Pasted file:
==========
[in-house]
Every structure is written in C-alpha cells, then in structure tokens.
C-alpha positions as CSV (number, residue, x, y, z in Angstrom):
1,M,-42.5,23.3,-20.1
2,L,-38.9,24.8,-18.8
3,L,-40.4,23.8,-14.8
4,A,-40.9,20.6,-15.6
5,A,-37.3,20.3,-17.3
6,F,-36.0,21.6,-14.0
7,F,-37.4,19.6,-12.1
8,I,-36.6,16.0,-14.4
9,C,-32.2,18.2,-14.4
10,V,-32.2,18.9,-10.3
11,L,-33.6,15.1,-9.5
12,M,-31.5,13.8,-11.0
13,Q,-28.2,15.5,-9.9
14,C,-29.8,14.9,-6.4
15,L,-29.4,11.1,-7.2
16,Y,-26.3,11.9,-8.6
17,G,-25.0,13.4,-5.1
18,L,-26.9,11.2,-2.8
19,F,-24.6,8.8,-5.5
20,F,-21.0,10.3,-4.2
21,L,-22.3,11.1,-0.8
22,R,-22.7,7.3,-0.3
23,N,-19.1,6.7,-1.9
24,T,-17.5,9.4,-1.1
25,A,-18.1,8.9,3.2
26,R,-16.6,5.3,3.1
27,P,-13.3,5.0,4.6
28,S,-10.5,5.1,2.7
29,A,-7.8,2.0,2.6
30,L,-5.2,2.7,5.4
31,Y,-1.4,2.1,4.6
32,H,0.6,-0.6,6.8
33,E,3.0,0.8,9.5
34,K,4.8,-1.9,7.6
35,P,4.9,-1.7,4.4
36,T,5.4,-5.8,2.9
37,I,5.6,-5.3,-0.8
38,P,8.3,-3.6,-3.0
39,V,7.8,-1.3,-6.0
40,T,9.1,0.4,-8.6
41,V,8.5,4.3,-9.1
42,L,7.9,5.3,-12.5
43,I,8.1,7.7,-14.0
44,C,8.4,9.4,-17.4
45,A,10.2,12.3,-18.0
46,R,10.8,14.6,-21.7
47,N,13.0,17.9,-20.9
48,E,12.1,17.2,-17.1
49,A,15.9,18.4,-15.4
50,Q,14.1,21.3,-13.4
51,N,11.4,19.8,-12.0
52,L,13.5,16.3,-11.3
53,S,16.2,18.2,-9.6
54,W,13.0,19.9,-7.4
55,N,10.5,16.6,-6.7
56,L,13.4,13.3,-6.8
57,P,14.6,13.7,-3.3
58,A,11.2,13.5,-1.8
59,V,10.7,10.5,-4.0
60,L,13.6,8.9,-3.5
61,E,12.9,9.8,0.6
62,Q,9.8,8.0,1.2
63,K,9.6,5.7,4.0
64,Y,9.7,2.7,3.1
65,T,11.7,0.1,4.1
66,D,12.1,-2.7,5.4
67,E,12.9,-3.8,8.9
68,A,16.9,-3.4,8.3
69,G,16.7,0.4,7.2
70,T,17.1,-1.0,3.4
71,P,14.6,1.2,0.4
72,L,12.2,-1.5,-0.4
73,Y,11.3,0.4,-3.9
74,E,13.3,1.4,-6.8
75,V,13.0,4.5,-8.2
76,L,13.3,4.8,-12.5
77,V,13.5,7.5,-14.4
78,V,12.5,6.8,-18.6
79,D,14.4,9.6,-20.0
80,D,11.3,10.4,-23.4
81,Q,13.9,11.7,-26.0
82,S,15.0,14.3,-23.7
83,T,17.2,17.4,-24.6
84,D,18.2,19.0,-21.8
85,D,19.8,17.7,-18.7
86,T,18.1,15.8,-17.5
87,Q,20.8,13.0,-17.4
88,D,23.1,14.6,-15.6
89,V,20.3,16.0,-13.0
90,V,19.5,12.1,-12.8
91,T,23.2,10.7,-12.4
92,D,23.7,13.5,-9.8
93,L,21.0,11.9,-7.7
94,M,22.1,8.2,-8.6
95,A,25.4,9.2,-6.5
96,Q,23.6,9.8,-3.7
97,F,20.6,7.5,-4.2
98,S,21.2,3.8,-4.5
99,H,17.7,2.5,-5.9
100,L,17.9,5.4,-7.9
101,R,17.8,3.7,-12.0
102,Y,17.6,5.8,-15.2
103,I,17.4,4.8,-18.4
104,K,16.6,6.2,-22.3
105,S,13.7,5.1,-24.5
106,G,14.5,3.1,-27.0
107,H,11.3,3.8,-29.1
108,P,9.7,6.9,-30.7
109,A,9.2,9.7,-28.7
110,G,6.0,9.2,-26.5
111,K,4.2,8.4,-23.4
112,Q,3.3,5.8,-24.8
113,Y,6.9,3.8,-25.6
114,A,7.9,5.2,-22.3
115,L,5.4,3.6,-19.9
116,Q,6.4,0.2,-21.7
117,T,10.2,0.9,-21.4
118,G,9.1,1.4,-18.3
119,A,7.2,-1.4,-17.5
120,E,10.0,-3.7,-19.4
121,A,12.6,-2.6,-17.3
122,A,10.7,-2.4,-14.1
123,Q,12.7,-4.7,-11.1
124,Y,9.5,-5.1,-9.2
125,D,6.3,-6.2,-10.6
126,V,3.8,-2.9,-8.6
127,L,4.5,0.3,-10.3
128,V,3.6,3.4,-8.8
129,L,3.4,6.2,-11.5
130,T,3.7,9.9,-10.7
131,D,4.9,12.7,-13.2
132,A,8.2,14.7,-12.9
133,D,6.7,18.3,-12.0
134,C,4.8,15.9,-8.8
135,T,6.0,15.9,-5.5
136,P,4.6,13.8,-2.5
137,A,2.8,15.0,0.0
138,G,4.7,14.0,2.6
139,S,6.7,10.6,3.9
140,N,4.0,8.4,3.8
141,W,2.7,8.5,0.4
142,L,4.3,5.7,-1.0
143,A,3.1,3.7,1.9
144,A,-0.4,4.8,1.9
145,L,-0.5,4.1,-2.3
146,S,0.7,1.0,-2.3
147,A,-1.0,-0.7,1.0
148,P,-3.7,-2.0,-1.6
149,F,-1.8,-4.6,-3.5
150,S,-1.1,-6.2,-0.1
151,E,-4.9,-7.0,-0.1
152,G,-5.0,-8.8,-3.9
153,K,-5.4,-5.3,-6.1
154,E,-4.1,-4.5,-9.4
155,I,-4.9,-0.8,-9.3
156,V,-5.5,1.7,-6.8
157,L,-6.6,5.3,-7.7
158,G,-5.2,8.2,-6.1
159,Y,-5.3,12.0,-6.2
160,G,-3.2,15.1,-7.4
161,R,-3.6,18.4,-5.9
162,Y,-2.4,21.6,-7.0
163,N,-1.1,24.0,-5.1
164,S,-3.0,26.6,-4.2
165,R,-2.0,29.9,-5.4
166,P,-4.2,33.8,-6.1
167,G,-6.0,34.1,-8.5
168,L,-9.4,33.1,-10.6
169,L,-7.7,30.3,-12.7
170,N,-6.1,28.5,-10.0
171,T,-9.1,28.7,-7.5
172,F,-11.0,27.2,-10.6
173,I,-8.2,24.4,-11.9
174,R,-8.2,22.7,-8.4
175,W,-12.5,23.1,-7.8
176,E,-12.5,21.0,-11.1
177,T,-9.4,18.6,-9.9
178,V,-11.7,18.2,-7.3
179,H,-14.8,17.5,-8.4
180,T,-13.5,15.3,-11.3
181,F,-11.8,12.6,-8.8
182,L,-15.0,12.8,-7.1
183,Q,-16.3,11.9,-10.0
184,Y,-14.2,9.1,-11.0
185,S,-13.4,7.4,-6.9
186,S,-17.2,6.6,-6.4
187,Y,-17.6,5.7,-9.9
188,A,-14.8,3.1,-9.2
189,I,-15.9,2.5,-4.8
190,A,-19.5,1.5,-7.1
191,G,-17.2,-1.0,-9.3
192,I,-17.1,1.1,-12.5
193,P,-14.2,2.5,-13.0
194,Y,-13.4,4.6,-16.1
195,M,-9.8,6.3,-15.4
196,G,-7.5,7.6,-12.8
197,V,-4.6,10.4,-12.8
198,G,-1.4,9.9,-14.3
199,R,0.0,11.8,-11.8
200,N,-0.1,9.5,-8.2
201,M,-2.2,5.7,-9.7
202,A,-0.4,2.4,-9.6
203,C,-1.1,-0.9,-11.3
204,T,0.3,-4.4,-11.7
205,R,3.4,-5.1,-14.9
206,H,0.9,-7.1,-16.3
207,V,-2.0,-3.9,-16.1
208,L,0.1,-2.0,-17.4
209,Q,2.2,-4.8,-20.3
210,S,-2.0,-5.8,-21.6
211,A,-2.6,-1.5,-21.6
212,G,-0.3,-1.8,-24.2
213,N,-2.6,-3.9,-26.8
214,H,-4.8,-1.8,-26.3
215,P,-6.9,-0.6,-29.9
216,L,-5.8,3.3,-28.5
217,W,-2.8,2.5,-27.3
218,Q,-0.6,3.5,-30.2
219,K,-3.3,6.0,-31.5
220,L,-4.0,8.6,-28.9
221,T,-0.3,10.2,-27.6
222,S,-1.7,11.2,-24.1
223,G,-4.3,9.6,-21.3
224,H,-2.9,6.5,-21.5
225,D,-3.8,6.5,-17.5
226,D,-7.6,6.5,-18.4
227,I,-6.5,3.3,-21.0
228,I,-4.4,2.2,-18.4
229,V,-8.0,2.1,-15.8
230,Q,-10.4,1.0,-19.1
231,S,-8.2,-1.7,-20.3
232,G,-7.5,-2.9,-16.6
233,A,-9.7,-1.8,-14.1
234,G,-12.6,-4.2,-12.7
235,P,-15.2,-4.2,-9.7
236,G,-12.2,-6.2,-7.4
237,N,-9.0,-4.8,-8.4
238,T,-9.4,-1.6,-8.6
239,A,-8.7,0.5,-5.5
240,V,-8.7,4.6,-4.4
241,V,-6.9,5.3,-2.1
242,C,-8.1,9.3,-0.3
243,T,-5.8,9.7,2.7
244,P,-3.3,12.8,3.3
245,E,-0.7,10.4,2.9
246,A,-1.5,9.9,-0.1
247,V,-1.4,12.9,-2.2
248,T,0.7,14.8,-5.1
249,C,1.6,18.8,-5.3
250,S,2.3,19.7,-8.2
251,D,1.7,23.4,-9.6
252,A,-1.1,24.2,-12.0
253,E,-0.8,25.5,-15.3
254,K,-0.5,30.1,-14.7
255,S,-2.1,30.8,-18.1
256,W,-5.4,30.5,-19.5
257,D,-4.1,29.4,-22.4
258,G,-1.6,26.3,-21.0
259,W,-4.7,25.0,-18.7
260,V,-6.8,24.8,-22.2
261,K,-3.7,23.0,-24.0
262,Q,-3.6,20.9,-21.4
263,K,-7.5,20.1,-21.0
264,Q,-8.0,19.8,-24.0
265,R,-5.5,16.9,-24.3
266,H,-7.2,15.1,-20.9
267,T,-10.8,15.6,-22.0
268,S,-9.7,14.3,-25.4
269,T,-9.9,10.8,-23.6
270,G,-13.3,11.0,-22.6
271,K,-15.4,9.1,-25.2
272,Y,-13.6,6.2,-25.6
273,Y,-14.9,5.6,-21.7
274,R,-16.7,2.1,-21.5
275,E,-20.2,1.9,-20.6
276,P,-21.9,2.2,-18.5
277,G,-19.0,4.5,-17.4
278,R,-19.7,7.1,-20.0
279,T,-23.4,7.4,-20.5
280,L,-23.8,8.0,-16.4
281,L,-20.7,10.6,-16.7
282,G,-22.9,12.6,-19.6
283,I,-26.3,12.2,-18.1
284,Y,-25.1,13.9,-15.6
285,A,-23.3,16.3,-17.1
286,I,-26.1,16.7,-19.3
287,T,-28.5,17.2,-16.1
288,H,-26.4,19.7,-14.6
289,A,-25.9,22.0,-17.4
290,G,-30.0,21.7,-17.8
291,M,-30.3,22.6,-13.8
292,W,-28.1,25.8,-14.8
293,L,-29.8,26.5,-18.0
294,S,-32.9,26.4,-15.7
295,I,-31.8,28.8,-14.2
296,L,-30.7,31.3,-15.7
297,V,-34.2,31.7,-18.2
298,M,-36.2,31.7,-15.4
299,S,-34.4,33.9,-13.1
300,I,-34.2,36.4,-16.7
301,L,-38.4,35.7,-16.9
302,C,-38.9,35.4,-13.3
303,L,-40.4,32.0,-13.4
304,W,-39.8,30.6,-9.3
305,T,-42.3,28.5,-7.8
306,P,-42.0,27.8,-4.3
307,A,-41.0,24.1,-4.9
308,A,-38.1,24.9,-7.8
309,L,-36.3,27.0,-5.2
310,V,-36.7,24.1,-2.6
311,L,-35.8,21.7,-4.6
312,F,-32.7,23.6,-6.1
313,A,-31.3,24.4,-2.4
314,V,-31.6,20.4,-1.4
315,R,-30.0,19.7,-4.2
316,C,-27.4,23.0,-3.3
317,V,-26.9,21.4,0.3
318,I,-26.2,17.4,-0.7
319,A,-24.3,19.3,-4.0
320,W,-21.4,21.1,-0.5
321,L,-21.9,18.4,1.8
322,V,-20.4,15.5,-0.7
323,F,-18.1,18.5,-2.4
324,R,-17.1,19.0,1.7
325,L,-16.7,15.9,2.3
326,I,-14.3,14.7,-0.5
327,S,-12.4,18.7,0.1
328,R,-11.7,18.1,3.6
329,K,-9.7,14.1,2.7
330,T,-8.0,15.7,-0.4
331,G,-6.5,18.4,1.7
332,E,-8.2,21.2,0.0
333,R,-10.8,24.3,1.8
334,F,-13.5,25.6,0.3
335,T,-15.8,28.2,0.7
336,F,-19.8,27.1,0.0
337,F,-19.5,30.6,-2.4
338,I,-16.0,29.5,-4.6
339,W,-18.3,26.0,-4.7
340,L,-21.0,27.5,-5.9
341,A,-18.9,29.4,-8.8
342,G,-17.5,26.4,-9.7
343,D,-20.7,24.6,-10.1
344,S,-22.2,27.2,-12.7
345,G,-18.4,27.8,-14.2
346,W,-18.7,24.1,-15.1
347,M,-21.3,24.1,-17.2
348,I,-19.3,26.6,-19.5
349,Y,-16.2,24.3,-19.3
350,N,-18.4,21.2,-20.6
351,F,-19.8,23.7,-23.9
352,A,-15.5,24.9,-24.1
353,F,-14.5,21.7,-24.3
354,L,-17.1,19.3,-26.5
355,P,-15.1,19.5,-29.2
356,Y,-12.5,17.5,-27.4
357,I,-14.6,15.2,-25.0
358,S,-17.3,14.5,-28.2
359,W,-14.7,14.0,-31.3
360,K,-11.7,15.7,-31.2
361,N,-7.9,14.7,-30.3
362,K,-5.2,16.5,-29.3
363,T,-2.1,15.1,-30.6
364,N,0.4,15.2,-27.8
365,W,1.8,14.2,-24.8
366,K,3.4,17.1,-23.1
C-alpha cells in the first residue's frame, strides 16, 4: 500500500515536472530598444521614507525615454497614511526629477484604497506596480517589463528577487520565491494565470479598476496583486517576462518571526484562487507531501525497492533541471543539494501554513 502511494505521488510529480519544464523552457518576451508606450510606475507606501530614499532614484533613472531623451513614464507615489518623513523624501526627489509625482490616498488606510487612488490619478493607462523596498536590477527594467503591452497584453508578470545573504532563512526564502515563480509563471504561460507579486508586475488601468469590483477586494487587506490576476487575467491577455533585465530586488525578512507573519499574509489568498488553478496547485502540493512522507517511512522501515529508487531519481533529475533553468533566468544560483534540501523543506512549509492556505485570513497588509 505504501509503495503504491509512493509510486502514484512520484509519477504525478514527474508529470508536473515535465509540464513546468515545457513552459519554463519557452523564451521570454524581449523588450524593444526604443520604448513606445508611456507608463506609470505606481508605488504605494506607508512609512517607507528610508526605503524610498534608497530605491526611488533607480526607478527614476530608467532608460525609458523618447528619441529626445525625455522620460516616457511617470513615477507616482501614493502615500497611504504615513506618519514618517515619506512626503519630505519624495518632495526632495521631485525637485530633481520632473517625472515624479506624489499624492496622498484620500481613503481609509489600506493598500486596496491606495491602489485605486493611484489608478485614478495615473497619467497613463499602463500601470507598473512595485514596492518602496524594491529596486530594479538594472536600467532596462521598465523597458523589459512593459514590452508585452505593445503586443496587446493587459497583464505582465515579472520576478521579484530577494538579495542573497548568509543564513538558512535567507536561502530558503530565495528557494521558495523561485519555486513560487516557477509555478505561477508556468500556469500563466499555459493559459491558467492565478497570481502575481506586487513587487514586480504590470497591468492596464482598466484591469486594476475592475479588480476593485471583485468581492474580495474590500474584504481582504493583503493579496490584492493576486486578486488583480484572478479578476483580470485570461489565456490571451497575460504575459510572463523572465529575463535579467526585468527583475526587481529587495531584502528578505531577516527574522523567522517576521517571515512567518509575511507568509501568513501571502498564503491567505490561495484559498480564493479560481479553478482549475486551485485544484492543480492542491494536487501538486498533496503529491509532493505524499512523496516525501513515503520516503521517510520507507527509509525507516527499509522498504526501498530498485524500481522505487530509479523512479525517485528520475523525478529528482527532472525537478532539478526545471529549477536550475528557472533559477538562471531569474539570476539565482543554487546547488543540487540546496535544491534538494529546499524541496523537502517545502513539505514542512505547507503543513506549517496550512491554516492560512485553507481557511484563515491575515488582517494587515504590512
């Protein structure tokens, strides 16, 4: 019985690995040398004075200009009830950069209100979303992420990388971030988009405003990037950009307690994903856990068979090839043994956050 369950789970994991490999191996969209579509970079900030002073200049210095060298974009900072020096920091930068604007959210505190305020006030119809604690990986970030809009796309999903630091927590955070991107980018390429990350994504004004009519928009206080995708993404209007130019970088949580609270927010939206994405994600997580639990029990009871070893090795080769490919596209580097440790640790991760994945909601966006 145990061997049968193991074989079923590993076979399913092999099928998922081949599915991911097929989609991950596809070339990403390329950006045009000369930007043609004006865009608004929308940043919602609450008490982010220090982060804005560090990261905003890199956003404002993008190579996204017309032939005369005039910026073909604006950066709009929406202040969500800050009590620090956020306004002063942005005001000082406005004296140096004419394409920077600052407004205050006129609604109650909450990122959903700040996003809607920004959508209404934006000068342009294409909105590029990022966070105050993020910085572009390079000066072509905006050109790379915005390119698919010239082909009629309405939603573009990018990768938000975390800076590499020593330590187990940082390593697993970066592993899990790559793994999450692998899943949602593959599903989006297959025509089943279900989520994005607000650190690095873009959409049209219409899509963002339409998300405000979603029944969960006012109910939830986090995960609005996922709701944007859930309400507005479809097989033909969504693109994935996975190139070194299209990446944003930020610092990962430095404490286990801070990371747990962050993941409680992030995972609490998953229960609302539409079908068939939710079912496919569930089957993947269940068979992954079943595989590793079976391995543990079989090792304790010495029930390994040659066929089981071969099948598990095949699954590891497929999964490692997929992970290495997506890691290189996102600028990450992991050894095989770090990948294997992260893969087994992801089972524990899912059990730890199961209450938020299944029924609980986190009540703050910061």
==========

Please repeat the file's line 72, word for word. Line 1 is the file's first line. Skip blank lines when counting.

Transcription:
69,G,16.7,0.4,7.2